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From the Publisher"Elster's jeweler's eye has seen into the hidden intricacies and profundities of Tocqueville the political psychologist and comparative social historian. A sumptuous, stringent and path-breaking book."
-Stephen Holmes, New York University School of Law
"The long battle over the thought of one of the nineteenth century's most enigmatic figures continues here with the publication of Jon Elster's Alexis de Tocqueville, the First Social Scientist. With characteristic care and incisiveness, Elster explores insights embedded in Tocqueville great works, Democracy in America and The Ancien Régime and the Revolution, with a view to the question: does social science begin here? This book lays the groundwork for what ought to be an ongoing conversation among social scientists intent on exploring the origins of their field. No serious readers of Tocqueville will return to his writings without Elster's question in the back of their minds."
-Joshua Mitchell, Georgetown University
"Apart for his own contributions to social theorizing, Elster is famous for his skills of 'making sense' of the work of classical writers in social thought. In this book, he mines the plentiful repository of de Tocqueville's Democracy in America and Ancien Regime. The author finds, apart from limited instances of 'elusive', 'muddled', and 'extravagant' rhetoric, an amazing number of original and fine-grained causal mechanisms that Tocqueville pioneered to employ in his effort to explain social phenomena and change. Elster's method of 'extracting', 'reconstructing', and 'decoding' through sophisticated interrogation the French democratic aristocrat's writings brings to light a number of 'exportable' causal mechanisms. They can enrich the toolbox of today's social scientists. In the process, the book's provocative title becomes ever more plausible."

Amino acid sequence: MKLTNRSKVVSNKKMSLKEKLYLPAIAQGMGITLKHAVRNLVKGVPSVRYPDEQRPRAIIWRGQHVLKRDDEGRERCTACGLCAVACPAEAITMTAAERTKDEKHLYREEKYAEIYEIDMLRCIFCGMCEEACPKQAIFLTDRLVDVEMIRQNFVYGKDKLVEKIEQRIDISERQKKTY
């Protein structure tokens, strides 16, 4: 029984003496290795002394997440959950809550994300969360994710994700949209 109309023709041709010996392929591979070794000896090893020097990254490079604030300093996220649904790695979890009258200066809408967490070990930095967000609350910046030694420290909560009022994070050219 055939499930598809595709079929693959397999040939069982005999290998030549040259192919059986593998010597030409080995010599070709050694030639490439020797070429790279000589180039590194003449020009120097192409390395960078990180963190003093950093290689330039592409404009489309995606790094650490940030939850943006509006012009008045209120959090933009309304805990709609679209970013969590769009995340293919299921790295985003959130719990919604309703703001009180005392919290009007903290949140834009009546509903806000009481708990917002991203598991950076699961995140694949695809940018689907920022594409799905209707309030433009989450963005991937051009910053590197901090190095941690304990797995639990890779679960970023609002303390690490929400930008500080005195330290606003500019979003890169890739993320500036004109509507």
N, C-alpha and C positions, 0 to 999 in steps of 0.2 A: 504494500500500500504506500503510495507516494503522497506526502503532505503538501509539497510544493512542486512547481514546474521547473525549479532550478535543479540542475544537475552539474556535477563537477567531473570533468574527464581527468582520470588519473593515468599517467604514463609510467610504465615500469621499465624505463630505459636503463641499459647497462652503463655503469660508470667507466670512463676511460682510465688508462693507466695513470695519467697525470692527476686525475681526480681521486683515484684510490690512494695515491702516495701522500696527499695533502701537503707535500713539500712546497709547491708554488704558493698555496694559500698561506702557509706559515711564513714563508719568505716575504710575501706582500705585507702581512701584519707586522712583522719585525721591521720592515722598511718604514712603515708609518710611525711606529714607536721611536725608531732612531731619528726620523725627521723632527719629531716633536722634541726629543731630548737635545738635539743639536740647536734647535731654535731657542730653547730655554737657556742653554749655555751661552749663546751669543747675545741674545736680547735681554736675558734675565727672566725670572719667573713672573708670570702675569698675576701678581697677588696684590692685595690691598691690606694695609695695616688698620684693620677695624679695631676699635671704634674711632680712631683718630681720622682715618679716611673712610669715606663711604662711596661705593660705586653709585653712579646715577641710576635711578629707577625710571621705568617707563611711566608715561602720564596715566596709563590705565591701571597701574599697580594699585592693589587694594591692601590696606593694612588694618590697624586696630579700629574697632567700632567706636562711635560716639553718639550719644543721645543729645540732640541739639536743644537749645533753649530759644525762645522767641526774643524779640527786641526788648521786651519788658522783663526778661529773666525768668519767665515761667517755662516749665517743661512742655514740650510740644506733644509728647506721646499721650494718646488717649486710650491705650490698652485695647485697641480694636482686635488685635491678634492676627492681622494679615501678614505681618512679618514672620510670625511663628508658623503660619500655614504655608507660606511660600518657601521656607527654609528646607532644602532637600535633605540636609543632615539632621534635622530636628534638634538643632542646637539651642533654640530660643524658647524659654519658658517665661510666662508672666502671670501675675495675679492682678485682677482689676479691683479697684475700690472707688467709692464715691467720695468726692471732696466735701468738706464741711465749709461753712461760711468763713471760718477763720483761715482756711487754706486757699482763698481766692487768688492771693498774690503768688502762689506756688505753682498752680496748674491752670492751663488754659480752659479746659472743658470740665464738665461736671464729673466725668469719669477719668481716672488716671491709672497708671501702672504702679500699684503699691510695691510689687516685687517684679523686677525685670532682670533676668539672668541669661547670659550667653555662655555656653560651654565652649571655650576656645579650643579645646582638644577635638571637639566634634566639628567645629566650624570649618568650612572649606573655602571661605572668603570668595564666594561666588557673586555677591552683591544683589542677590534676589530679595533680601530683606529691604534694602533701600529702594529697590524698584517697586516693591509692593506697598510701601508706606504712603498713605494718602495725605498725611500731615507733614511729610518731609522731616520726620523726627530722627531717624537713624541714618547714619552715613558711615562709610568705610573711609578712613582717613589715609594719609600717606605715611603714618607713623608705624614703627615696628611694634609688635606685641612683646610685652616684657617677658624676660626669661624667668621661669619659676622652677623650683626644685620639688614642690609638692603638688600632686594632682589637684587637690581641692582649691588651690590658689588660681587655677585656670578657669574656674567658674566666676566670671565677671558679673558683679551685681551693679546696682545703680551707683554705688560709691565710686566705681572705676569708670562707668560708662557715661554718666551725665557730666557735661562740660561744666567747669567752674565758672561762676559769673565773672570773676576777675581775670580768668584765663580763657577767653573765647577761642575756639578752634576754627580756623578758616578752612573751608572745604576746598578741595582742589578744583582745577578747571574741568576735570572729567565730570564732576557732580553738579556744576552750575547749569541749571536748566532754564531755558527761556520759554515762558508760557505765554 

-Claus Offe, Hertie School of Governance, Berlin
"In this remarkable book, Jon Elster makes Tocqueville's conceptual system a critical part of a large intellectual project. Dubbing Tocqueville the 'first' social scientist, Elster focuses on how he thought rather than on what he found. He brilliantly explains Tocqueville's seemingly contradictory formulations and ambiguities of language as iterations in search of causal linkages. We can profitably use Elster's Tocqueville for making sense of our own social state."
-Olivier Zunz, University of Virginia